Short minutes spent on survey could equal long-term progress
Media Contact: Gary Pettus at 601-815-9266 or firstname.lastname@example.org.
It takes about as much time to finish the new Faculty Forward Engagement Survey as it does to shower or clean the fridge.
That's about 20 minutes; but the answers could affect the Medical Center for years.
Beginning Tuesday, faculty will have online access to the survey, which is being offered for the first time to all schools on campus simultaneously, in an effort to measure, as the title implies, engagement.
To quote the official line of the Association of American Medical Colleges, which created the survey, “engagement” implies that faculty and staff are “cognitive and emotionally invested in the mission and activities of your organization.”
As Dr. Patrick Smith put it: “They are happy to go the extra mile. This leads to enhanced faculty performance, which leads to better patient care,” said Smith, professor of family medicine and chief faculty affairs officer.
In even simpler terms, the survey gauges job satisfaction. Areas of concern could lead to certain organizational changes.
Previous respondents, were asked, for instance, to indicate their level of agreement with such statements as:
- I am satisfied with my autonomy at work.
- My day‐to‐day activities give me a sense of accomplishment.
- My role here is clear to me.
- I am usually willing to give more than what is expected of me in my job.
- My supervisor actively encourages my career development.
- My supervisor listens to what I have to say.
For years now, the Medical Center has been a participant, but, until recently, the survey was reserved for medical schools. About one-third, or 47, of the nation's schools of medicine have taken part; some 30,000 faculty respondents are in the AAMC data base, Smith said.
Recommendations from faculty who responded to other surveys have brought welcome results, said Dr. LouAnn Woodward, vice chancellor for health affairs and dean of the School of Medicine.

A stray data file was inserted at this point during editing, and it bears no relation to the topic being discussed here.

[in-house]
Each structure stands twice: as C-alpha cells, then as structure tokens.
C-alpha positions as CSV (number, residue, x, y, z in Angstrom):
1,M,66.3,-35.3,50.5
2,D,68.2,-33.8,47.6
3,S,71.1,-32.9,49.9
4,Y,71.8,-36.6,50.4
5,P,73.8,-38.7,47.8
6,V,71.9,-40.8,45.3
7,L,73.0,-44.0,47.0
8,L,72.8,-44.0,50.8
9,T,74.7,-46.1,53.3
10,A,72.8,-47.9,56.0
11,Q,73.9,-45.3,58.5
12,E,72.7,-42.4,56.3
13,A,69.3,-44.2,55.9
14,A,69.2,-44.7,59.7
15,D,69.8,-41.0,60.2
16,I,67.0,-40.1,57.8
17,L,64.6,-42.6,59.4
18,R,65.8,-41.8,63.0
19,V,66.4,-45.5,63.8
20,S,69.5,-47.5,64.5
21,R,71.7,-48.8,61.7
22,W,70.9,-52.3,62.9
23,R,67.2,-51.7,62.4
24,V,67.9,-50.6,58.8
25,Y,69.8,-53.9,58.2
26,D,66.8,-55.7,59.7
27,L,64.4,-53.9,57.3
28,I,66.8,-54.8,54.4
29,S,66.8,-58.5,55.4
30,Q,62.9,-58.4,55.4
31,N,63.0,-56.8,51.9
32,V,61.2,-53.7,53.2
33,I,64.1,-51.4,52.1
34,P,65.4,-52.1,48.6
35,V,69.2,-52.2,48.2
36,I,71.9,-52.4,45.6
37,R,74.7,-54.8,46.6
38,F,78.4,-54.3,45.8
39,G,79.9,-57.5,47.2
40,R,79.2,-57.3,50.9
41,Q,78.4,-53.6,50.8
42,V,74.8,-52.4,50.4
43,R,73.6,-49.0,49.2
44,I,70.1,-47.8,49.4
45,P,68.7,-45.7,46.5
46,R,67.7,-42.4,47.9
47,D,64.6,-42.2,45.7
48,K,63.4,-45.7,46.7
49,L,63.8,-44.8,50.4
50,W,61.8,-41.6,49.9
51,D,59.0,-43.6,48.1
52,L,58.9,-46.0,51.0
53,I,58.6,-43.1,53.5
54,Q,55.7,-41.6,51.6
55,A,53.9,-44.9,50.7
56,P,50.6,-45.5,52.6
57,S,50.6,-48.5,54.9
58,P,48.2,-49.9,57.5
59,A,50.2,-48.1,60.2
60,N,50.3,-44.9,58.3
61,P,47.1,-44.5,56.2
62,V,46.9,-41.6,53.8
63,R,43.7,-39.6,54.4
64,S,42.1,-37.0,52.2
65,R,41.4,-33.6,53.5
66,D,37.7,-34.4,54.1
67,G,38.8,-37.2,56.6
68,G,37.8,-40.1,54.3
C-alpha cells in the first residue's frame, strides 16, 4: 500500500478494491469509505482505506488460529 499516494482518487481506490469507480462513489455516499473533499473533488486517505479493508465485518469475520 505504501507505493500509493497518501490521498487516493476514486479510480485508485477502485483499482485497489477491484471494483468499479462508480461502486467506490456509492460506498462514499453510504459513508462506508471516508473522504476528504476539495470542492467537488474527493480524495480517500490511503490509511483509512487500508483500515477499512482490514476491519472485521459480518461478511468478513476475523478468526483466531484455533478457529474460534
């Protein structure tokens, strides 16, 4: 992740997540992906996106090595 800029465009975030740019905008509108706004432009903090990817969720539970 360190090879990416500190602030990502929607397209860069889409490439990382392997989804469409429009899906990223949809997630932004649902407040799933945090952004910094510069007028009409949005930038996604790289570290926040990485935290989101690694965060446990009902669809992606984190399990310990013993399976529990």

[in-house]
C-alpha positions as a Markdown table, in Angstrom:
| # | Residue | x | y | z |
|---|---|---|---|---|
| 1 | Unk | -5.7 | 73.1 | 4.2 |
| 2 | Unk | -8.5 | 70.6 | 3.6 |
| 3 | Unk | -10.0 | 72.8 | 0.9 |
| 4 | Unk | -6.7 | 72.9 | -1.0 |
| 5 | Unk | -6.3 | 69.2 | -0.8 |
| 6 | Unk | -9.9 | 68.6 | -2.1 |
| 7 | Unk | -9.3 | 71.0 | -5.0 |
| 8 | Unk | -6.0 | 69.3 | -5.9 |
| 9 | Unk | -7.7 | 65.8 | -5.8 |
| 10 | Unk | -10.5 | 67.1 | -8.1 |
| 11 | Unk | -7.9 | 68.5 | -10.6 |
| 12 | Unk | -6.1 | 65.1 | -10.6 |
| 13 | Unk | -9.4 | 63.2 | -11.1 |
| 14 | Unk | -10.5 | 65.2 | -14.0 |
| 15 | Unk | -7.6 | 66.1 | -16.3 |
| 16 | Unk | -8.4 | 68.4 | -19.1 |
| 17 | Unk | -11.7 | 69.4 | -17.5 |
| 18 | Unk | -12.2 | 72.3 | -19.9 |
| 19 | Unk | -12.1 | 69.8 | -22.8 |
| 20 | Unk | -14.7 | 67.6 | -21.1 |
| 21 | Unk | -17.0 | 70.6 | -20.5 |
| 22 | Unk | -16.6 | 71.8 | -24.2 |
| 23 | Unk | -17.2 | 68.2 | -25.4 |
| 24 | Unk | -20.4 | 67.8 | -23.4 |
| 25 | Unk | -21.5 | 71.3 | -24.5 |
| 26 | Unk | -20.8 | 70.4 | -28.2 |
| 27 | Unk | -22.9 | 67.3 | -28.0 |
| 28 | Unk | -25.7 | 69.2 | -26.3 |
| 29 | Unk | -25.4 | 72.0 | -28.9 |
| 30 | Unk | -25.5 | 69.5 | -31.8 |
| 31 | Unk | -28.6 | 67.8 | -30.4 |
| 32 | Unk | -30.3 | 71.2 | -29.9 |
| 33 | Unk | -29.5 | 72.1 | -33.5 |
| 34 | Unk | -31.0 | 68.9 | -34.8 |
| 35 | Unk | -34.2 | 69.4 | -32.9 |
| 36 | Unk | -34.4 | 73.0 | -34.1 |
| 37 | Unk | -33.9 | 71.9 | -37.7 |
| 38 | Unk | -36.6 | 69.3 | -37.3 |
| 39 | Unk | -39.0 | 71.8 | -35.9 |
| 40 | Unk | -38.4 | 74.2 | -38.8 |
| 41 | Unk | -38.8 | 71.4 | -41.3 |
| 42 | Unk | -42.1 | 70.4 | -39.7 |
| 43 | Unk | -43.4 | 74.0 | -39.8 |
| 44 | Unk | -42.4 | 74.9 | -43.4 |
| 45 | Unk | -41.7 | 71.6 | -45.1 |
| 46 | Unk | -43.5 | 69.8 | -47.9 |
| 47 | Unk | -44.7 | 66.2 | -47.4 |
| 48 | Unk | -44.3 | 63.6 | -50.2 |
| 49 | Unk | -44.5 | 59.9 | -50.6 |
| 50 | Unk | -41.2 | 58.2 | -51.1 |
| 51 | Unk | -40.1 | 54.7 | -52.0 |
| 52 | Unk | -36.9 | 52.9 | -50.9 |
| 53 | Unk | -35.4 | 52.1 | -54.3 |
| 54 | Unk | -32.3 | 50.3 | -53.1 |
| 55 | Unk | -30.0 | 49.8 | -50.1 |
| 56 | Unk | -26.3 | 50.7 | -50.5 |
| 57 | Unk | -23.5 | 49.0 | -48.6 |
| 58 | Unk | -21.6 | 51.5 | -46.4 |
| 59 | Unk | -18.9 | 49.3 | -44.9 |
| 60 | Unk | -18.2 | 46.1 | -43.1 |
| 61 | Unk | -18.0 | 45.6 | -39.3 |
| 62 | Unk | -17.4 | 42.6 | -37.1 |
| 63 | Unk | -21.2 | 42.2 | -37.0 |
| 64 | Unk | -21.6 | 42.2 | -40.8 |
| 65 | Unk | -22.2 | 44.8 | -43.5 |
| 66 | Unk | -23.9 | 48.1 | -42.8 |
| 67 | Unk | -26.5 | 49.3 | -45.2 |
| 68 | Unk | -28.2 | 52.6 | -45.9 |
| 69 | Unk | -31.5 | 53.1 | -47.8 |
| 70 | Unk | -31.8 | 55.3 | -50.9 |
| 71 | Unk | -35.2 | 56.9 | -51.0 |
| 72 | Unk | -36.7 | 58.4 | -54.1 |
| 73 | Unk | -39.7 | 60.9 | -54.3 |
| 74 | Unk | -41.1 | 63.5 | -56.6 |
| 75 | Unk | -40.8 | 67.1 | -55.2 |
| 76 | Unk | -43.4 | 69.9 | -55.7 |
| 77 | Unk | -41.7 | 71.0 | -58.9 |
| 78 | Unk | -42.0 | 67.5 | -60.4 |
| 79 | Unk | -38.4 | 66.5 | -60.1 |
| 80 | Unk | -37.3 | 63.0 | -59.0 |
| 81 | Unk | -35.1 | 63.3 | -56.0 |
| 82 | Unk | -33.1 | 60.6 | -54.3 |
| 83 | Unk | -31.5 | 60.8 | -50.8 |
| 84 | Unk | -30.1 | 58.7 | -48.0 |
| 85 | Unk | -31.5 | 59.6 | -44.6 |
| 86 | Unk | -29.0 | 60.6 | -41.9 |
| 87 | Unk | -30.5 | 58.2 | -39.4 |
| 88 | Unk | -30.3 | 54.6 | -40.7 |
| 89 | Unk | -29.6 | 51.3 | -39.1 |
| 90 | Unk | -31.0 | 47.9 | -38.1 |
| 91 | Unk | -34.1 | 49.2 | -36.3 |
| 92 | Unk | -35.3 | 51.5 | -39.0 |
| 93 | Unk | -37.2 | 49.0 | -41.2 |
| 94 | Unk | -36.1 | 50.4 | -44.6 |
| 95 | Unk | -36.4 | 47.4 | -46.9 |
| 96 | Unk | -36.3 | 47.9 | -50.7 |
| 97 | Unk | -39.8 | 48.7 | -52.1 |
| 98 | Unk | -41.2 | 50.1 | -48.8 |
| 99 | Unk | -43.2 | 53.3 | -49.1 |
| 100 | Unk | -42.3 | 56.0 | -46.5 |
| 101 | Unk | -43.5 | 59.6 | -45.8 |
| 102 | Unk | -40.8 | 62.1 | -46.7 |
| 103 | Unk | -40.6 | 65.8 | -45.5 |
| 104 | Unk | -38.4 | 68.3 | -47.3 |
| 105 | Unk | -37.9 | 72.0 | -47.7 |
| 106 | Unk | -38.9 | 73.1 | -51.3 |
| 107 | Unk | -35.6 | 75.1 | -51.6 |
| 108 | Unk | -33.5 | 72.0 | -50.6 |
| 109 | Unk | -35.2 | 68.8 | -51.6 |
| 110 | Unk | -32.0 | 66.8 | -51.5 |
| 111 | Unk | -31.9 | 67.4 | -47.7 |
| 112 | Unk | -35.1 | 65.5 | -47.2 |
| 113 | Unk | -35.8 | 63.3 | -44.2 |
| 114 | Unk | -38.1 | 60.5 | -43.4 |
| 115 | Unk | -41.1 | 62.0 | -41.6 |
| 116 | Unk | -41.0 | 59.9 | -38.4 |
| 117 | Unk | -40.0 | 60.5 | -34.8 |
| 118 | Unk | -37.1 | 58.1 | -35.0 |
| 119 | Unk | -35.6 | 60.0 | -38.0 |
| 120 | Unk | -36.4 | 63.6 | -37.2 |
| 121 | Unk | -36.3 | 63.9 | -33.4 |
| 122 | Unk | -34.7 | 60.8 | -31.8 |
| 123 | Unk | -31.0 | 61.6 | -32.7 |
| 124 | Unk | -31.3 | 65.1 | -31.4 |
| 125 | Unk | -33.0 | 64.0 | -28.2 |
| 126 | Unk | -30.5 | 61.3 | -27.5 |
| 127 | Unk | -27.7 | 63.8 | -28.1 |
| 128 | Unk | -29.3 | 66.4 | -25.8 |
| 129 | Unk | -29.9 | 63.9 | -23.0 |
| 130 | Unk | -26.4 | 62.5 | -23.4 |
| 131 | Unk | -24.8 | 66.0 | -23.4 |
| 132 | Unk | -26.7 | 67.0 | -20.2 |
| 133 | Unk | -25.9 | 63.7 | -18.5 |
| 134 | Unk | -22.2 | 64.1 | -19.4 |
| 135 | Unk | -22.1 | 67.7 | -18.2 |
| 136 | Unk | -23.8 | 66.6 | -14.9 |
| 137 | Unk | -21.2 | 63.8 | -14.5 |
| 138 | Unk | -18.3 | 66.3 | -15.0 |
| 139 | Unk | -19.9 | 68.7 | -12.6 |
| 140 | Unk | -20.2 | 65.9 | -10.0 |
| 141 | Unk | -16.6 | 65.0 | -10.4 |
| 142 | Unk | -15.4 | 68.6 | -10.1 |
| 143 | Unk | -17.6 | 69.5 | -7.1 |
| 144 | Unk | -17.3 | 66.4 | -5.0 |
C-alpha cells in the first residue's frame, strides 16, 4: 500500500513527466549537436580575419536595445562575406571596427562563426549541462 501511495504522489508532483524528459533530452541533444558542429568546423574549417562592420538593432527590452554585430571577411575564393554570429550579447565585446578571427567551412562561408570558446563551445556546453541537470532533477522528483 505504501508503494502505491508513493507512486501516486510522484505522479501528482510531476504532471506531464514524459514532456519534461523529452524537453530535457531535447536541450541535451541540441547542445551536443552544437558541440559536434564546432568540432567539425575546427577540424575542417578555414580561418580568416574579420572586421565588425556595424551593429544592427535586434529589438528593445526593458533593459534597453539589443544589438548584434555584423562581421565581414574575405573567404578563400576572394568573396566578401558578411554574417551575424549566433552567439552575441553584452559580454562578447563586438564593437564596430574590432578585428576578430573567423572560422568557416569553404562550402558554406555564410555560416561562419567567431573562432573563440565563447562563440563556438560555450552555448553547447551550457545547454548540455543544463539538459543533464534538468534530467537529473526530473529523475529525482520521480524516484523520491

In last Friday's edition of VC Notes, Woodward wrote, “Some of those changes have included improvements to the promotion-tenure process, broader faculty involvement in planning and priority-setting, and better communication from the vice chancellor's office, to name a few.
“The survey also shows us how we measure up against national benchmarks, pointing to areas where we compare favorably and others where we fall short.”
The University's School of Medicine faculty dived into the assessments in 2009, 2011 and 2014.
At the “nudging” of Smith and officials from other institutions, the AAMC expanded the scope and distributed a separate, pilot survey in February 2015. UMMC was one of seven universities and/or academic medical centers included in that trial run, which canvassed faculty in the schools of dentistry, health-related professions, nursing and pharmacy, and in the library (academic information services).
The current survey will lump together all schools, including the School of Medicine. After the results are in, an institutional task force will review the executive summary and make recommendations linked to each of the Medical Center's missions - research, education and health care, said Johnson George, director of faculty projects and process design.
Deans and other leaders will act on those proposals.
“It's important for the entire campus to participate in identifying common gaps and to take advantage of areas of excellence for the spread of best practices,” said Dr. Kim Hoover, dean of the School of Nursing.
“The results of the 2015 [pilot] survey indicated that faculty valued diversity and that they desired more opportunities for development.” Within the School of Nursing, faculty survey findings can, she said, “validate and confirm” the comprehensive feedback collected during the school's annual strategy evaluation day.
AAMC's 2016 Faculty Forward Engagement Survey - which participants will have up to six weeks to complete - will be available via online links sent to all faculty, including those whose primary appointment is in graduate studies.
“The answers are confidential,” George said. “Only aggregate data will be used.”
It's not necessary to fill out the questionnaire in one sitting; answers are saved, and the link to the survey can be re-opened later.
The combined participation rate for the 2014 School of Medicine and 2015 pilot surveys was about 72 percent - 78 percent for the medical school and 65 percent for the faculty of the other combined schools that took part, Smith said.
“I would love to top those rates this time around,” Woodward said.
When a department chair knows what his or her faculty members are thinking, George said, that can lead to a dialogue to address their concerns, “and make this a better place for them.”